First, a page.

To request a printed copy of this report, e-mail [email protected].
A publication of the
Committee to Protect Journalists





1. Summary

 

China jails journalists, imposes vast censorship, and allows harassment, attacks, and threats to occur with impunity. It needs to do much more to meet its promises to the world.

T


he Committee to Protect Journalists prepared this report to illustrate the yawning gap between China’s poor press freedom record and the promises made in 2001 when Beijing was awarded the Olympic Games. The International Olympic Committee awarded the 2008 Games to the Chinese capital based on assurances that authorities would allow the media “complete freedom,” and that they would apply “no restrictions” to coverage. While the government has eased some travel and interview rules that apply to foreign journalists, it continues to impose severe constraints on the domestic press. Chinese journalists are in jail. Vast censorship rules are in place. Harassment, attacks, and threats occur with impunity. China has fallen short thus far in its pledge to the international community. It should do much more to honor its promises and to foster a truly free press. Here is an overview:


Domestic Censorship in Full Force

Domestic censorship remains in force across all regions and types of media. All news outlets are subject to orders from the Central Propaganda Department. Provincial officials cooperate with their counterparts in other regions to shut down coverage of sensitive local issues.
Journalists face blanket coverage bans. They must avoid stories about the military, ethnic conflict, religion (particularly the outlawed spiritual movement Falun Gong), and the internal workings of the party and government.

Coverage directives are issued regularly on issues large and small. Authorities close publications and reassign personnel as penalties for violating censorship orders. By law, all news outlets must be overseen by some state body, which in turn is responsible for ensuring that party propaganda orders are followed. At the national level, the Xinhua News Agency, China Radio International, China Central Television, the Guangming Daily, and the People’s Daily are under the control of central government and party leadership. Provincial and municipal authorities oversee regional and local newspapers and television stations.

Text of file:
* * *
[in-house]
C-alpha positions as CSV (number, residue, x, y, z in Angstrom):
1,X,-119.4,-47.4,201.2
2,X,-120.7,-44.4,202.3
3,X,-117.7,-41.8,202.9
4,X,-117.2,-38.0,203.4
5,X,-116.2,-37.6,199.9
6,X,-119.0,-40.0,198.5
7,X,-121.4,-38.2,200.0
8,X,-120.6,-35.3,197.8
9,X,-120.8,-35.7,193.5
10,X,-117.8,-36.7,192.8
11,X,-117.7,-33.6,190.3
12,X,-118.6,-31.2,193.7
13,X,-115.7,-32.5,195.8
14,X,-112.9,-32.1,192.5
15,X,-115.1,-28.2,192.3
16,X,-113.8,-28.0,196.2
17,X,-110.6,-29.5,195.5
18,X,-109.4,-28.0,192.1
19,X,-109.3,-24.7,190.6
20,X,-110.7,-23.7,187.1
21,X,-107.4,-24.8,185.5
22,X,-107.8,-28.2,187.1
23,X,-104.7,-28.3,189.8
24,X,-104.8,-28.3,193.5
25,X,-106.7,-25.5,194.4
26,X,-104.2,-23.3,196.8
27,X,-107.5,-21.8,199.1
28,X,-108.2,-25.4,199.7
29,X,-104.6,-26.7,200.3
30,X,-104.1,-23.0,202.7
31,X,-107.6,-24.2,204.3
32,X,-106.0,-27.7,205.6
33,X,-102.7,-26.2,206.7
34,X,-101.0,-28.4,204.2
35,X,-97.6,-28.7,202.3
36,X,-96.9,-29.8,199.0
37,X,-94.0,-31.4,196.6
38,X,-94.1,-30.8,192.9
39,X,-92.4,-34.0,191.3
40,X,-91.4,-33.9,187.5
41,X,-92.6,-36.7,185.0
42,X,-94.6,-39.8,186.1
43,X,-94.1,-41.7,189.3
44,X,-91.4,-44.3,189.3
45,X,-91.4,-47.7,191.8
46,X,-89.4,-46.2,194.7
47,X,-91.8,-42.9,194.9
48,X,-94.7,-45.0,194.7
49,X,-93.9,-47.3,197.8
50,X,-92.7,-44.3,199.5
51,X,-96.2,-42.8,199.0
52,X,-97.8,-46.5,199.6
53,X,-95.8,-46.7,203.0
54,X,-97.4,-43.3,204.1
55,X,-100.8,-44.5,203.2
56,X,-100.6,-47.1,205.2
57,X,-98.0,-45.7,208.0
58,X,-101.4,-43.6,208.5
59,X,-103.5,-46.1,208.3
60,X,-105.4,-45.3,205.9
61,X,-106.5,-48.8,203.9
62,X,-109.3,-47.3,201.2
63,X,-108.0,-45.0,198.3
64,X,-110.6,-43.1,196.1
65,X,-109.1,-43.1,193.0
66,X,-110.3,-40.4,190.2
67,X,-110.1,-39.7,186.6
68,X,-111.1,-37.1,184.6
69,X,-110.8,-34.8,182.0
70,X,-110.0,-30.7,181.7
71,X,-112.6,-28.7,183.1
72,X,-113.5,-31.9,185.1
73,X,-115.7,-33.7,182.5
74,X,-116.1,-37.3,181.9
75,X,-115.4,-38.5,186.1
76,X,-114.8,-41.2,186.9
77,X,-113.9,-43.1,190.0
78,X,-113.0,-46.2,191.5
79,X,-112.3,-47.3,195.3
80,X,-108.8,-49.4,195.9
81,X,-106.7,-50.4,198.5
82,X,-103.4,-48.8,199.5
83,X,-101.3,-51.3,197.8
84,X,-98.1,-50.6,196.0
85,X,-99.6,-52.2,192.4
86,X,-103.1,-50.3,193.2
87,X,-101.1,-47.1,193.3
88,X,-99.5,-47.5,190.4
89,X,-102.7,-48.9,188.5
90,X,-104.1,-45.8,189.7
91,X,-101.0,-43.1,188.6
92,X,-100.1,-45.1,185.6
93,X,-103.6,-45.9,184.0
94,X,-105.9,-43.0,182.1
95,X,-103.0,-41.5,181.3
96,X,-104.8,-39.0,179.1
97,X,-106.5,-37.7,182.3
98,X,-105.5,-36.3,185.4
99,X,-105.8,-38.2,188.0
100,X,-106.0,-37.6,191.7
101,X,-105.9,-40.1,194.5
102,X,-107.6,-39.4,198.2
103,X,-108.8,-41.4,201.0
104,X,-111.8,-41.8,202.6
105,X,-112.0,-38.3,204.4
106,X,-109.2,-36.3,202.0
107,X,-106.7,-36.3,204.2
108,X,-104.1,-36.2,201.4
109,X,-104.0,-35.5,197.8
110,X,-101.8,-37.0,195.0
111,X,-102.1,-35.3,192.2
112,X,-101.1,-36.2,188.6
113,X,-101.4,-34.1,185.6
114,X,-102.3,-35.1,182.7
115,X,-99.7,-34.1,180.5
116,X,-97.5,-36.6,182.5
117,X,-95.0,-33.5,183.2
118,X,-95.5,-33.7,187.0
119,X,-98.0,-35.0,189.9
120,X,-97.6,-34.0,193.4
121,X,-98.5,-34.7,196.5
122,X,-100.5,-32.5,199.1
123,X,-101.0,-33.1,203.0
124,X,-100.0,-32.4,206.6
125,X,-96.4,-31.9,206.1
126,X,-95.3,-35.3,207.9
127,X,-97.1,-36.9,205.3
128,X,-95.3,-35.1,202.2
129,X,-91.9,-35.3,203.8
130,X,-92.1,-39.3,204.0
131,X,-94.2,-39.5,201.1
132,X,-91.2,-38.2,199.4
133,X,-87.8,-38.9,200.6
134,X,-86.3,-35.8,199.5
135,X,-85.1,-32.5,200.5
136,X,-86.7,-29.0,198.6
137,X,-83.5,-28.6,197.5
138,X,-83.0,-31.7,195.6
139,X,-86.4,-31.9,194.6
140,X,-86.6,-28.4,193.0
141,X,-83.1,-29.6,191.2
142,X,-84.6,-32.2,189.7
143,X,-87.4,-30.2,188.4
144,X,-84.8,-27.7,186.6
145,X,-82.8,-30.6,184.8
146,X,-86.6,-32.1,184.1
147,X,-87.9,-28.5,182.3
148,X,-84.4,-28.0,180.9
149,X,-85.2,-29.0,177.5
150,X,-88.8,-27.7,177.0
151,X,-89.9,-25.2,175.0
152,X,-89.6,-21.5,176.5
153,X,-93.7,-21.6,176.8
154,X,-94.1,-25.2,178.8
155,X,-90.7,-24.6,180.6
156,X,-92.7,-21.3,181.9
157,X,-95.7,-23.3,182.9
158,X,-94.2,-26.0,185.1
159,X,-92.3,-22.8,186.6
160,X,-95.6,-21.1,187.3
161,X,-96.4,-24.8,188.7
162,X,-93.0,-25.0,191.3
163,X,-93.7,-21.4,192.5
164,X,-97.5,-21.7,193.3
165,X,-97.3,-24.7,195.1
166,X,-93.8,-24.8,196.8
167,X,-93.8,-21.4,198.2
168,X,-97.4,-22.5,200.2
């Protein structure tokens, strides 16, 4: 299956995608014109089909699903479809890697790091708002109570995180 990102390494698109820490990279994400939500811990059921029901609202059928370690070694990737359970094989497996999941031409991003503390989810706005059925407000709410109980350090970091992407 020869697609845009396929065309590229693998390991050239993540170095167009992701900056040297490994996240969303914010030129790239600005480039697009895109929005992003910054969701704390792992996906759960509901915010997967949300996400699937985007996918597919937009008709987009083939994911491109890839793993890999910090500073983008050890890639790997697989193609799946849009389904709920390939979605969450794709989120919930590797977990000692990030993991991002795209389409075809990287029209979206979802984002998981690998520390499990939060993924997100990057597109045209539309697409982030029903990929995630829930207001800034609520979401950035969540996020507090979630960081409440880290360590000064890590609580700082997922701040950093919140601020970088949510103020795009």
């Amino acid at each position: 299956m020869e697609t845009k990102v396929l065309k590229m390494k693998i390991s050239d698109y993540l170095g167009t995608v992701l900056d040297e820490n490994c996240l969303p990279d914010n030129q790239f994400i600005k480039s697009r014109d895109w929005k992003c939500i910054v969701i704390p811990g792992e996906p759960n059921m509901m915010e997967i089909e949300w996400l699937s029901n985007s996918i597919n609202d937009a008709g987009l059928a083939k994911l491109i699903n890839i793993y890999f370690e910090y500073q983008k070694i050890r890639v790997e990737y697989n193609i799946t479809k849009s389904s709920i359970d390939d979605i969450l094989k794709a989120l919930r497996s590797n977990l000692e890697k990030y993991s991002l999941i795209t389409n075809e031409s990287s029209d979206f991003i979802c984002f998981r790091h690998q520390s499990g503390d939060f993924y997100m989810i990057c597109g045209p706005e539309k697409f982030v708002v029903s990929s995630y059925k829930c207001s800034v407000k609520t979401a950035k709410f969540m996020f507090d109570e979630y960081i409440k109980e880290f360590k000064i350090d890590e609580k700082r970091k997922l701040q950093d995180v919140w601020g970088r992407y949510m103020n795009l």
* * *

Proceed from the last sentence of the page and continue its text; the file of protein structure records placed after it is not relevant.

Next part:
Chinese Media, Past and Present

Starting in 1979, the Chinese media enjoyed a general revitalization, with serious efforts made to safeguard press freedom and to protect journalists. That trend was abruptly reversed when the government cracked down on pro-democracy demonstrators at Tiananmen Square in 1989.
While Communist Party “guidance” of the news remained tight after 1989, media were swept up in the country’s economic growth. The result: media conglomerates with party and government ties, producing modern, commercially savvy products for an increasingly sophisticated audience.

The salary system for journalists is a principal means of regulating content. Reporters are paid a low base salary, supplemented by bonuses when articles are published. Reporters typically pursue stories sure to make it into print or broadcast, reporting them in a way that will satisfy the censors. In awarding pay, many news outlets also apply a ratings system that judges the political merits of a reporter’s coverage.